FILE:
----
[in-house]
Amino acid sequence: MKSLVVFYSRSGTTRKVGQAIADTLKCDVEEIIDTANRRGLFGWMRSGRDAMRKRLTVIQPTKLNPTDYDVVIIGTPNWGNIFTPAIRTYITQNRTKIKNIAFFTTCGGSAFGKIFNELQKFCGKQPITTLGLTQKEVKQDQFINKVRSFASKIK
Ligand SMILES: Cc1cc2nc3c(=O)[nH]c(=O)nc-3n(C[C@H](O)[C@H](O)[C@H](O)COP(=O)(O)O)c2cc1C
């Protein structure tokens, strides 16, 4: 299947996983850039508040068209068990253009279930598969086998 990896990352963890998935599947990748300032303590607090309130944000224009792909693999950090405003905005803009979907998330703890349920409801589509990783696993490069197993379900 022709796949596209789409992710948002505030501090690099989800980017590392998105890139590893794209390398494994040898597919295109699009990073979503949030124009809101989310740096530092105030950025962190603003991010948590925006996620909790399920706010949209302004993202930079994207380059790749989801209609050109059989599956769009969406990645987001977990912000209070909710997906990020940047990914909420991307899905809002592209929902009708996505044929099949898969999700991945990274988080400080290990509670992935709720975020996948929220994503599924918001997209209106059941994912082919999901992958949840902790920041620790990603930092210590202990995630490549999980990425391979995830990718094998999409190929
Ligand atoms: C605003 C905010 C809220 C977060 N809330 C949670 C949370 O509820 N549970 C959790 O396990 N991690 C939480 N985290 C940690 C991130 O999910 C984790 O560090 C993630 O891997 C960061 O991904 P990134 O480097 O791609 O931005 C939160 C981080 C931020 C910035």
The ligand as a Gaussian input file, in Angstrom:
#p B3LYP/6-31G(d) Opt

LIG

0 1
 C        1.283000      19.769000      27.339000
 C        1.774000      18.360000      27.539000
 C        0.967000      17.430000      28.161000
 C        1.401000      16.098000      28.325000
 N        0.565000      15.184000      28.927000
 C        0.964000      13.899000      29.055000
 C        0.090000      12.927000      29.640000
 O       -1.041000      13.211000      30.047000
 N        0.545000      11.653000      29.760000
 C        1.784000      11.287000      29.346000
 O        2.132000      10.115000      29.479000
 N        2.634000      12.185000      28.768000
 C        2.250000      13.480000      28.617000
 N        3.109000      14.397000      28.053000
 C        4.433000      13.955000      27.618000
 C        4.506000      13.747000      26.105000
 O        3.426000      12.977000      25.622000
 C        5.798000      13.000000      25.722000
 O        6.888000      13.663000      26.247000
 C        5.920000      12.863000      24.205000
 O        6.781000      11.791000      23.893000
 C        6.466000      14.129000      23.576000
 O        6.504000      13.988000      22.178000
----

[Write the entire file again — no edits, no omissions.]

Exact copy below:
[in-house]
Amino acid sequence: MKSLVVFYSRSGTTRKVGQAIADTLKCDVEEIIDTANRRGLFGWMRSGRDAMRKRLTVIQPTKLNPTDYDVVIIGTPNWGNIFTPAIRTYITQNRTKIKNIAFFTTCGGSAFGKIFNELQKFCGKQPITTLGLTQKEVKQDQFINKVRSFASKIK
Ligand SMILES: Cc1cc2nc3c(=O)[nH]c(=O)nc-3n(C[C@H](O)[C@H](O)[C@H](O)COP(=O)(O)O)c2cc1C
């Protein structure tokens, strides 16, 4: 299947996983850039508040068209068990253009279930598969086998 990896990352963890998935599947990748300032303590607090309130944000224009792909693999950090405003905005803009979907998330703890349920409801589509990783696993490069197993379900 022709796949596209789409992710948002505030501090690099989800980017590392998105890139590893794209390398494994040898597919295109699009990073979503949030124009809101989310740096530092105030950025962190603003991010948590925006996620909790399920706010949209302004993202930079994207380059790749989801209609050109059989599956769009969406990645987001977990912000209070909710997906990020940047990914909420991307899905809002592209929902009708996505044929099949898969999700991945990274988080400080290990509670992935709720975020996948929220994503599924918001997209209106059941994912082919999901992958949840902790920041620790990603930092210590202990995630490549999980990425391979995830990718094998999409190929
Ligand atoms: C605003 C905010 C809220 C977060 N809330 C949670 C949370 O509820 N549970 C959790 O396990 N991690 C939480 N985290 C940690 C991130 O999910 C984790 O560090 C993630 O891997 C960061 O991904 P990134 O480097 O791609 O931005 C939160 C981080 C931020 C910035």
The ligand as a Gaussian input file, in Angstrom:
#p B3LYP/6-31G(d) Opt

LIG

0 1
 C        1.283000      19.769000      27.339000
 C        1.774000      18.360000      27.539000
 C        0.967000      17.430000      28.161000
 C        1.401000      16.098000      28.325000
 N        0.565000      15.184000      28.927000
 C        0.964000      13.899000      29.055000
 C        0.090000      12.927000      29.640000
 O       -1.041000      13.211000      30.047000
 N        0.545000      11.653000      29.760000
 C        1.784000      11.287000      29.346000
 O        2.132000      10.115000      29.479000
 N        2.634000      12.185000      28.768000
 C        2.250000      13.480000      28.617000
 N        3.109000      14.397000      28.053000
 C        4.433000      13.955000      27.618000
 C        4.506000      13.747000      26.105000
 O        3.426000      12.977000      25.622000
 C        5.798000      13.000000      25.722000
 O        6.888000      13.663000      26.247000
 C        5.920000      12.863000      24.205000
 O        6.781000      11.791000      23.893000
 C        6.466000      14.129000      23.576000
 O        6.504000      13.988000      22.178000